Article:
Wednesday, August 20, 2014

Wednesday, August 20, 2014

How much is a hundred dollars worth; Today in Common Core: Administration losing streak continues; Economic impact of teen moms; State ACT score drops again

How much is a hundred dollars worth?
It’s no secret that $100 won’t get you as far in New York City as it does in, say, Georgia or Iowa, where food, rent and other necessities are less expensive. Now the federal government has released data that breaks down the real value of $100 in each state. The result: while $100 is worth $109.41 in Louisiana, it buys only $84.60 in the District of Columbia. These disparities have serious implications on means-tested welfare programs, according to the Tax Foundation:

A poor person in a high cost area — like Brooklyn or Queens — may be artificially boosted out of the range of income where they are eligible for welfare programs, despite still being very poor. At the same time, many people in low-price states may be eligible for welfare programs despite actually being much richer than they appear. If the same dollar value program is offered in New York City and rural South Dakota, it may be too small to help anyone in New York City, and yet so big it discourages work in South Dakota.

Today in Common Core: Administration losing streak continues
Gov. Bobby Jindal lost another round in his fight to abolish the Common Core education standards, as District Judge Todd Hernandez lifted the administration’s suspension of contracts for testing materials on Tuesday. Judge Hernandez wrote:

“…the evidence presented at the hearing of this matter proves that the content of these assessment tests to be issued to these students as well as the materials needed for teachers to prepare these students for these tests are unknown; therefore, the evidence is clear that this state of the unknown has caused anxiety and other harm to the parents, teachers, administrators and students in Louisiana”.

The ruling is only preliminary. The next step in the battle that has received national attention is a trial on the merits of the lawsuit brought by parents, teachers and a charter school organization against Jindal, the Division of Administration and the state Office of Contractual Review.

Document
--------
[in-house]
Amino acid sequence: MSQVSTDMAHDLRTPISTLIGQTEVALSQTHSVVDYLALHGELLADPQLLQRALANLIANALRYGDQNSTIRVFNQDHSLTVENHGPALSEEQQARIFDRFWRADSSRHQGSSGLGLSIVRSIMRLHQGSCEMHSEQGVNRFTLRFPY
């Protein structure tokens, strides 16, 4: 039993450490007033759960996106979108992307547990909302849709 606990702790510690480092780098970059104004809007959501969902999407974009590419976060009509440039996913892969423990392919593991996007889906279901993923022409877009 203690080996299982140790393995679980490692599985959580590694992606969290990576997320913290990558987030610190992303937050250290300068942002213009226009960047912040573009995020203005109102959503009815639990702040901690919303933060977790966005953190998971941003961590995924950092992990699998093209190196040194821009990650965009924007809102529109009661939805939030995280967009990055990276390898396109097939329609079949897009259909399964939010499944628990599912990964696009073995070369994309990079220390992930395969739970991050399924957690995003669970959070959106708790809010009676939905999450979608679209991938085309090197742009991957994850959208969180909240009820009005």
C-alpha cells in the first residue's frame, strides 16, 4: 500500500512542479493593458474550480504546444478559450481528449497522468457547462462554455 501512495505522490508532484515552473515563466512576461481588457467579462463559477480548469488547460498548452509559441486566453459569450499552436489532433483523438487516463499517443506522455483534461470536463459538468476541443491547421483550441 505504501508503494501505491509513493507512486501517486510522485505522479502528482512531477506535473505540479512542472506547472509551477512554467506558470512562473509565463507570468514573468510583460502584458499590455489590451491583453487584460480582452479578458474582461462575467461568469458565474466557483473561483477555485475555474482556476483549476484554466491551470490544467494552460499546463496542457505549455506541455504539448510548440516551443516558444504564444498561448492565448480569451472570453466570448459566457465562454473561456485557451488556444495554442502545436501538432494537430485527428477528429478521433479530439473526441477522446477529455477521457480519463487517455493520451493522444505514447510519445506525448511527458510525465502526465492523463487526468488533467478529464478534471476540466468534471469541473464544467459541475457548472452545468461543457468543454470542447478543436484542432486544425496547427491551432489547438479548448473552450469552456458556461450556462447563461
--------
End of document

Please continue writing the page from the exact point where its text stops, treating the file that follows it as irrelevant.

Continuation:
Economic impact of teen moms
If teen mothers waited at least two years to have children and stayed in school long enough to earn at least a high school diploma, their children’s household income would climb by more than $6,000 per year by age 29. That’s according to a new study by the Brookings Institution.

Both delaying birth and increasing maternal education bode well for the children of teen mothers. They enjoy higher family incomes; they are less likely to be parents by age 29; and they report being in better health. While the authors find that receiving a high school diploma has the largest effect, they note that longer childbearing delays result in larger, more positive effects on children’s outcomes.”

Meanwhile Sarah Kliff at searches for reasons why America’s teen birth rate has plunged dramatically in recent years – 38.5 percent between 2007 and 2013 – and fails to come up with a bulletproof explanation.

“The massive decline in teen birth rates is undeniably good news for public health advocates. Teen mothers are significantly more likely to drop out of high school. Most teen mothers do not receive financial support from their child’s father; 48 percent live below the poverty line. Avoiding early motherhood undeniably opens additional doors in a teen’s future. But there’s something uniquely frustrating about the recent, steep decline in teen birth rates: nobody knows why it’s happened.”

State ACT score drops again
Louisiana’s average score on the ACT college readiness exam dropped for the second straight year and remains one of the lowest in the country, The Advocate reports. But state Education Superintendent John White says the drop is due to a policy change that requires all high school seniors to take the exam regardless of whether they plan to attend college. The good news, White said, is that more Louisiana students than ever before are qualifying for college. Still, Louisiana’s scores, particularly in math, are some of the lowest in the country. Only 27 percent of high school seniors met the math benchmarks for college readiness, compared to 43 percent nationwide.


Number of the Day:
— The actual value of $100 in Louisiana. (Source: Tax Foundation)